Some tips for your Africa Tour

If you are planning to visit Africa on a nature type tour anytime in the future, you may wish to follow some of these tips. This list is by no means complete and there are many others (government sites, your travel agent, your doctor) who can, and should, also give you some advice.

1. Choose your experience carefully. This, you may think, goes with saying. Well, consider how many nights you want to spend where. When will you need a bit of a rest. Travel can be long and rough. Also consider where you want to spend time to really take in the experience. Don't be shy to spend three nights in a place. Much rather do only three or four locations, enjoying each very well. This doesn't leave room for poorly chosen places, so choose well.

2. Buy a field guide to birds before you go. You don't like birds? Well, I am convinced that after a little while in Africa you will go home birding. It is so nice to have a little knowledge before hand. I always study up locations I will visit and prepare for what birds I may see there. It makes the whole experience a lot more fun for me. If you really don't like birds, then use mammals rather. But regardless, I think that a little homework about a place makes the experience richer. Good bird field guides would include Sasols Birds of Southern Africa for (you guessed it, southern Africa) and Field Guide to the Birds of East Africa (Terry Stevenson and John Fanshawe.)

3. Take binoculars. You don't need to be a hot shot birder to need binos. It helps so much with game viewing. Wild animals are shy on the whole and often hidden away a little in the bush. If you really want to enjoy wildlife, take a good pair.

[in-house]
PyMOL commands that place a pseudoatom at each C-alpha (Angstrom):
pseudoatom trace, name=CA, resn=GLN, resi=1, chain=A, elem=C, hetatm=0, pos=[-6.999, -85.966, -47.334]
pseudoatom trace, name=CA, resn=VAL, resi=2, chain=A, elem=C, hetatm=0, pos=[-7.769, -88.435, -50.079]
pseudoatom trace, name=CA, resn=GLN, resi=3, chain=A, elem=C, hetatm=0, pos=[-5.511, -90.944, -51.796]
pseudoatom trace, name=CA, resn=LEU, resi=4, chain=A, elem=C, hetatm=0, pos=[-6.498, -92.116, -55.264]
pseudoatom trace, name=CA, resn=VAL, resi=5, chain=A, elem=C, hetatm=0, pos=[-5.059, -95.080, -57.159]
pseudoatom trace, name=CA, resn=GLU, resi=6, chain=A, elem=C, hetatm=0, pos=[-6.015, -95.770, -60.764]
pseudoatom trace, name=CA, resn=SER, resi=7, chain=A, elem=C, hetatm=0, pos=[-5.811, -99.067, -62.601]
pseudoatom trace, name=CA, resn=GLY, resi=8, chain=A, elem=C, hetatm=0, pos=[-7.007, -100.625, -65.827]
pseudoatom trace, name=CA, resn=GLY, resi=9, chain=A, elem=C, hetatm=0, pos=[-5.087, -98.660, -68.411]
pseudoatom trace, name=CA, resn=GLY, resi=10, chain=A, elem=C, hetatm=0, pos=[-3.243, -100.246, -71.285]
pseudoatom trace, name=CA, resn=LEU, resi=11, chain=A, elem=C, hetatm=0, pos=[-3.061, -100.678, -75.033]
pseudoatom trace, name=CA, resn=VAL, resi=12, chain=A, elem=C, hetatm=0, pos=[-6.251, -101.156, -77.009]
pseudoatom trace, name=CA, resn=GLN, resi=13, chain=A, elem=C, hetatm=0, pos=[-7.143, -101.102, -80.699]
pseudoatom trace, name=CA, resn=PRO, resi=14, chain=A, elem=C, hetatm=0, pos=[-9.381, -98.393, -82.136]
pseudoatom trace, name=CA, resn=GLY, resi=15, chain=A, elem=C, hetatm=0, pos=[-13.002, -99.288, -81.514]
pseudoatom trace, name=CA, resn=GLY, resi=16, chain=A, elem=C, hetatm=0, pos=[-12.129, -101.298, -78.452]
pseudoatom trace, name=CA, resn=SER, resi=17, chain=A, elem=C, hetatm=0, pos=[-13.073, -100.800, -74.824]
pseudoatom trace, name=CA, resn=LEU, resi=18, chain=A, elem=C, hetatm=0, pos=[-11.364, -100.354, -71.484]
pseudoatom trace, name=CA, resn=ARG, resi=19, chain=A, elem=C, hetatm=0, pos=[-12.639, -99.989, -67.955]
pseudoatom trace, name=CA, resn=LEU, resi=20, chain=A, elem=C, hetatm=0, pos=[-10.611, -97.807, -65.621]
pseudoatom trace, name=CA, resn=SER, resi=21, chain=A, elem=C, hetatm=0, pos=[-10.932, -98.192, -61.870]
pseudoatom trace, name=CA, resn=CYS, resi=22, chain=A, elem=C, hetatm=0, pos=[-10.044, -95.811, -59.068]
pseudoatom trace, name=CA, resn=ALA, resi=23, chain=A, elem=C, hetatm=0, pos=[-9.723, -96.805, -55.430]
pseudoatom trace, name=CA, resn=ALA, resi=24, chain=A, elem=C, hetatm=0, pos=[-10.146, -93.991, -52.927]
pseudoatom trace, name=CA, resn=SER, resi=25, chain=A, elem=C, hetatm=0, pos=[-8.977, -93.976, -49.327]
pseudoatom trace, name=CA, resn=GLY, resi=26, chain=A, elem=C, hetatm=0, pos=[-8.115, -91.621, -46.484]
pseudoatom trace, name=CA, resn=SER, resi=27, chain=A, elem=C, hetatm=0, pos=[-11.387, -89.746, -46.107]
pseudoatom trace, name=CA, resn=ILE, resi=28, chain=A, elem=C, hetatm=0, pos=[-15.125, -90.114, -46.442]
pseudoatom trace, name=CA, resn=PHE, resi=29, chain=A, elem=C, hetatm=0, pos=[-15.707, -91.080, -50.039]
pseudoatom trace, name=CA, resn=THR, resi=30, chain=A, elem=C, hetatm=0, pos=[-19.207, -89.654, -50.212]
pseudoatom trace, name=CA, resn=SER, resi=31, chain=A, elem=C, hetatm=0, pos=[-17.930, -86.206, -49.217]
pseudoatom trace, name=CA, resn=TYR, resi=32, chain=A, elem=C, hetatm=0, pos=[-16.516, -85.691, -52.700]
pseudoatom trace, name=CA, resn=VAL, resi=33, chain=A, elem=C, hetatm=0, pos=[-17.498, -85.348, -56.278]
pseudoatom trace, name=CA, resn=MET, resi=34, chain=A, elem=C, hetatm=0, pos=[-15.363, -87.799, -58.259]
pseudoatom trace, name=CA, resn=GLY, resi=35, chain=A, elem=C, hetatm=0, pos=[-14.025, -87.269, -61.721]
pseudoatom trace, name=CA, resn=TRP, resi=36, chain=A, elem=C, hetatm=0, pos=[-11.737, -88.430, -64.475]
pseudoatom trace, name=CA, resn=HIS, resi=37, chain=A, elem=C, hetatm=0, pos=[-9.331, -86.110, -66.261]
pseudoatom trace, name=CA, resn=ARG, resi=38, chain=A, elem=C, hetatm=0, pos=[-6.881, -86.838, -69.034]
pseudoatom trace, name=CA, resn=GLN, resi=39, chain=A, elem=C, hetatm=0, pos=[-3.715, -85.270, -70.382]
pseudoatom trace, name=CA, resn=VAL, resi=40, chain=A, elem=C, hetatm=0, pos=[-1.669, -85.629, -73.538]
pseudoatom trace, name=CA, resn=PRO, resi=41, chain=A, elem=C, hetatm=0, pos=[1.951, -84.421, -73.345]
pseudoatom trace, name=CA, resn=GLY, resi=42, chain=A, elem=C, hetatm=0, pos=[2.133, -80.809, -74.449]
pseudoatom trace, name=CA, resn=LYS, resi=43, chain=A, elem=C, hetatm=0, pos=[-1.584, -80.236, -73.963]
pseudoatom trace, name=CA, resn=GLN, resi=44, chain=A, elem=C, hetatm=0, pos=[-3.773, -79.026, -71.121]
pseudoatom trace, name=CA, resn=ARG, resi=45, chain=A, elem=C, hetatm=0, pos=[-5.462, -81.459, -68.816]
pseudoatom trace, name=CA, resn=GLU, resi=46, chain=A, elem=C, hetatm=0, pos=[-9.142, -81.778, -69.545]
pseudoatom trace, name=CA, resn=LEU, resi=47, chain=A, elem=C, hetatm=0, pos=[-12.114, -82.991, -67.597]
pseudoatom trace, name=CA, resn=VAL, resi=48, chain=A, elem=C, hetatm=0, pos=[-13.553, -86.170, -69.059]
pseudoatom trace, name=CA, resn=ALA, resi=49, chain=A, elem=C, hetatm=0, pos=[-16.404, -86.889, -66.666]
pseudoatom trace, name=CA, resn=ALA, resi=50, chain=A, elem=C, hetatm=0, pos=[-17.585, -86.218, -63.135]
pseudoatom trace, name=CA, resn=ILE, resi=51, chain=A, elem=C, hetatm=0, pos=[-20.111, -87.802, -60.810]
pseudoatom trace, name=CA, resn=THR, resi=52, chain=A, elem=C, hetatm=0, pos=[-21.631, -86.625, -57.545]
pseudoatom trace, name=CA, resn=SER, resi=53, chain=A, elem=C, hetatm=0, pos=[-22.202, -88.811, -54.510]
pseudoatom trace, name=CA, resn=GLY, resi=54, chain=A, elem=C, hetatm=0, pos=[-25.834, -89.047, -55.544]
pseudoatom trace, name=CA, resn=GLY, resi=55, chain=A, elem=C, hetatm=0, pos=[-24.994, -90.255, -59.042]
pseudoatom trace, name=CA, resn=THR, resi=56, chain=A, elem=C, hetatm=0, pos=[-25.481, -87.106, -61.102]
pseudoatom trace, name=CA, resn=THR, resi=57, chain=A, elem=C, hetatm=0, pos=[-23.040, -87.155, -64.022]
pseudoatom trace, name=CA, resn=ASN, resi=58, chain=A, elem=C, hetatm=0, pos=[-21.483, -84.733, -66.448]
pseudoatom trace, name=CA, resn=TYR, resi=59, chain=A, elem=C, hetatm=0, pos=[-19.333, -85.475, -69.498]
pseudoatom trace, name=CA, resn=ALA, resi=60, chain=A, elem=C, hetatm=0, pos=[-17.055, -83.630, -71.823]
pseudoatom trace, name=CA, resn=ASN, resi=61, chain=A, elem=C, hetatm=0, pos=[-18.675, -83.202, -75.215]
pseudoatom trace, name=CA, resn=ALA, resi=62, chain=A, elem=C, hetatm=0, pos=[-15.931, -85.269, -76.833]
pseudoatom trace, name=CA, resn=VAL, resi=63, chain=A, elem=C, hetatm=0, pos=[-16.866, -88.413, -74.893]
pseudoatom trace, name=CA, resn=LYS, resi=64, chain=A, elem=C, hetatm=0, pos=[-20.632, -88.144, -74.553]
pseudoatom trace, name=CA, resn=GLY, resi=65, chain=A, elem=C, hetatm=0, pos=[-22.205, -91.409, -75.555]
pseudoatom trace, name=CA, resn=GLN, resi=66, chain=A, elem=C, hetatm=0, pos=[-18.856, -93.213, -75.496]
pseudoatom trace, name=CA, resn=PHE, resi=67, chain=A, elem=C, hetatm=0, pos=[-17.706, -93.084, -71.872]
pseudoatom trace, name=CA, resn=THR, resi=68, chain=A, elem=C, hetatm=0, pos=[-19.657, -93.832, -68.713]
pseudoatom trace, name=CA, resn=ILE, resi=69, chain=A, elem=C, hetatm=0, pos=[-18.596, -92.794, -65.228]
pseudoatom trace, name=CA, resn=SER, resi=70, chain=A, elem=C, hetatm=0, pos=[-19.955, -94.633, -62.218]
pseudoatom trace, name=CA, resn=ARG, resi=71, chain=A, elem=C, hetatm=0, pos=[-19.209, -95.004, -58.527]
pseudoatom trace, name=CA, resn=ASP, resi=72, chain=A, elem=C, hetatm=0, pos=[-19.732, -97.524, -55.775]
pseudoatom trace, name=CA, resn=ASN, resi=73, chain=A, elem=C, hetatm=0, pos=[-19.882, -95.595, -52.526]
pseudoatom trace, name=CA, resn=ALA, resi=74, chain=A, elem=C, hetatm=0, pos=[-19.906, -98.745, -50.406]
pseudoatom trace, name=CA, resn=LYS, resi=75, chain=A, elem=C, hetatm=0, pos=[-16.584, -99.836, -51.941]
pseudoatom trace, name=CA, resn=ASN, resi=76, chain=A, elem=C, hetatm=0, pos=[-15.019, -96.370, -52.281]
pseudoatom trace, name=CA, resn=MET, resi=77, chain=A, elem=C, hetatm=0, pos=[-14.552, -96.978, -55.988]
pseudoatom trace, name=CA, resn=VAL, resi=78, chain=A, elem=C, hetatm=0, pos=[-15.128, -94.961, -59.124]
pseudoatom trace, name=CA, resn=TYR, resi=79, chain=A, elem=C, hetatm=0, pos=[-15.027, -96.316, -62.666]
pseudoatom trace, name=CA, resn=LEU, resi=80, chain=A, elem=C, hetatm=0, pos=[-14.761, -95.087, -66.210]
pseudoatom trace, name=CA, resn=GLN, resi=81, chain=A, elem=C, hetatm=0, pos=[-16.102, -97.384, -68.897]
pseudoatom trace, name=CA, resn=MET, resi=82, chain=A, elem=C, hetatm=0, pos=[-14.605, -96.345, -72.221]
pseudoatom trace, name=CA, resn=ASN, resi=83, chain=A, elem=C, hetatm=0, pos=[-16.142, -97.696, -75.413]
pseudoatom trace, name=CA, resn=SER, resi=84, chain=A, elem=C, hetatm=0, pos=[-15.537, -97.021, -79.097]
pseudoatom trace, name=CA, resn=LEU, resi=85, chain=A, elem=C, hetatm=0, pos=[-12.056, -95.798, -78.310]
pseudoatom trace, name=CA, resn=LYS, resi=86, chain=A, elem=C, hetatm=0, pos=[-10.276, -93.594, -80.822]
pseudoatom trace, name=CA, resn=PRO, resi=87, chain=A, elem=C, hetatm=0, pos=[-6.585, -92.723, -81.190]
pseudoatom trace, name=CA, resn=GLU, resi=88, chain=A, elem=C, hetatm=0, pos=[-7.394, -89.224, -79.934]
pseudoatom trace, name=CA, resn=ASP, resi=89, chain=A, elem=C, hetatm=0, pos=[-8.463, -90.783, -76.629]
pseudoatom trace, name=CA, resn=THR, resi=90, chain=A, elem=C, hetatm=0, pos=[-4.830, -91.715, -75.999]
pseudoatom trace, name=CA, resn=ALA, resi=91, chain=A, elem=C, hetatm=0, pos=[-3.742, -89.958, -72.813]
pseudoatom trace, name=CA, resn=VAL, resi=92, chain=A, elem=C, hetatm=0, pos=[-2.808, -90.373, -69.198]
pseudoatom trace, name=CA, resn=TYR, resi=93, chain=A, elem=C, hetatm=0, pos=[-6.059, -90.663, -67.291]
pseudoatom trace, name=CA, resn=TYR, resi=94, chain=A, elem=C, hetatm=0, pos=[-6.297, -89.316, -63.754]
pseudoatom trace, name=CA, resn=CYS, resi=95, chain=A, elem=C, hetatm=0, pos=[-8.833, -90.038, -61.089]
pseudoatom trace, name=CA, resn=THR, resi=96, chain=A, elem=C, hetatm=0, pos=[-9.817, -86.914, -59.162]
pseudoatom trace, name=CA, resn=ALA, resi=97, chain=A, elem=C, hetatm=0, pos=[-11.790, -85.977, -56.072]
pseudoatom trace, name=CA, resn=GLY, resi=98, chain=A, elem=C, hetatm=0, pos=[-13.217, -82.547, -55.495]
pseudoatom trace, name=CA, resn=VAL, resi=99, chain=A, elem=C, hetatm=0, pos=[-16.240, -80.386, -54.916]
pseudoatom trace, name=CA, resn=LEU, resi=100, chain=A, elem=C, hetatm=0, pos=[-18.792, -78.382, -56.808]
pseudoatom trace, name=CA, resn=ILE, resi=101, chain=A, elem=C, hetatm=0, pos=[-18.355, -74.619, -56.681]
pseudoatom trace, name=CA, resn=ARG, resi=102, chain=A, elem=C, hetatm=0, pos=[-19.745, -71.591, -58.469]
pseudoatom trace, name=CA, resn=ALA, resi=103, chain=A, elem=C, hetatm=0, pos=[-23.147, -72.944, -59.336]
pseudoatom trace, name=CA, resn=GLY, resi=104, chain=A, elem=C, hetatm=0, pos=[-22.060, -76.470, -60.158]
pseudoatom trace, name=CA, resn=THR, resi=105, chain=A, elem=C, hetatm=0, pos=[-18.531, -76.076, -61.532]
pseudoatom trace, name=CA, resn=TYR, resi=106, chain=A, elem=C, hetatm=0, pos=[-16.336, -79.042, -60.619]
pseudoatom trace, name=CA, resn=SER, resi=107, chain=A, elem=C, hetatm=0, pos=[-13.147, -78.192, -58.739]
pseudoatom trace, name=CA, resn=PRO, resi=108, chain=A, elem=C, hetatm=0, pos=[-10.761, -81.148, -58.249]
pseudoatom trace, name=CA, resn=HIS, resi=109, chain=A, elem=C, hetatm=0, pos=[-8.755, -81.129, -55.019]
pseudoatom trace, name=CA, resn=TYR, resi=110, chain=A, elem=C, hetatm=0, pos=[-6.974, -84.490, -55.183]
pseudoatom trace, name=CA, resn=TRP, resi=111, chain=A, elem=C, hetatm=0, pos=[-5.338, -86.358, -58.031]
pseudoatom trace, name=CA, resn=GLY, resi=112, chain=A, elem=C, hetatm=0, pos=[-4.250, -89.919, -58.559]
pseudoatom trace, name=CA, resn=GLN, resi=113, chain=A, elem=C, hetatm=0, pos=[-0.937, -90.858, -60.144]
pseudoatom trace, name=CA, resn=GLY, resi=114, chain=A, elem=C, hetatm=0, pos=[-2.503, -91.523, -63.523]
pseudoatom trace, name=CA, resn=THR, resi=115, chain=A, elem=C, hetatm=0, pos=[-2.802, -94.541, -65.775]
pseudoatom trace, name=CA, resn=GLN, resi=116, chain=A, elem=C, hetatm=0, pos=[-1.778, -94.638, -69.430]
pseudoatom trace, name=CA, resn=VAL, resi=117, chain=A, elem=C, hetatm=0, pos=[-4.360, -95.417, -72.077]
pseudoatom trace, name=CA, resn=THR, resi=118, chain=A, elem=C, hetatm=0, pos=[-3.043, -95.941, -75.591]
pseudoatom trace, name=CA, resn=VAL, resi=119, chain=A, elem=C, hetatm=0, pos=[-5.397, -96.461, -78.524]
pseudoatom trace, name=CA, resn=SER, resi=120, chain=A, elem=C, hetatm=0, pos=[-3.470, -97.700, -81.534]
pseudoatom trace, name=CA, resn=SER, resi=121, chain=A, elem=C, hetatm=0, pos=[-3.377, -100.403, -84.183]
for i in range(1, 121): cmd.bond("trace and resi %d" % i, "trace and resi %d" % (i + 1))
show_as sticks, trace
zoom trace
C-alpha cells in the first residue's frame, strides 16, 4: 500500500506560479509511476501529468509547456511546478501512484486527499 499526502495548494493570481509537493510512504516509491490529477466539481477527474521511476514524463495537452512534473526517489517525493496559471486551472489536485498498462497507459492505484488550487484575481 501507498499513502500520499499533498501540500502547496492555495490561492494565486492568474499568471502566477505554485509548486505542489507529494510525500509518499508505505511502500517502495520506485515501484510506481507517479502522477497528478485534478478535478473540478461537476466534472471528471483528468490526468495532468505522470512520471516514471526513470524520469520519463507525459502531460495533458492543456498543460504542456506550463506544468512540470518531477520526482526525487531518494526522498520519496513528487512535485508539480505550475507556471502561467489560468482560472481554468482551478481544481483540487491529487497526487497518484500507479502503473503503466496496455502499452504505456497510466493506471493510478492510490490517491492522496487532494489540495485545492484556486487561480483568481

4. You are going to expect me to say the same for a camera, but I'm going to say just the opposite. Take a simple point and shoot, and don't try to photograph wildlife at all. Just take a picture of where you were and personal memory shots and leave the hassle of lugging around a heavy camera. Of course this is not for everyone. Some wouldn't consider traveling without there can even be their reason for travel. But it can be liberating to be free of it.

5. Go to places where the guides really know their stuff. I can't think of anything worse than spending a lot of money traveling somewhere for a nature experience and then not getting a good guide. If you have traveled in Namibia and have either had a good or a bad experience with guides, please let me know.

6. Mix it up. I have found that their are many people these days that go to a luxury lodge half way through, and then spend some of the trip camping. When I worked at a top end lodge, it was getting difficult to guess at the demographics of our guests. It's a new trend in Africa. People mix up the accommodation to maximize the experience. I have especially found this with South Africans who are doing a couple Africa trips a year.

I hope some of you find this helpful. For more questions, let me know by email, or leave a comment on the blog.
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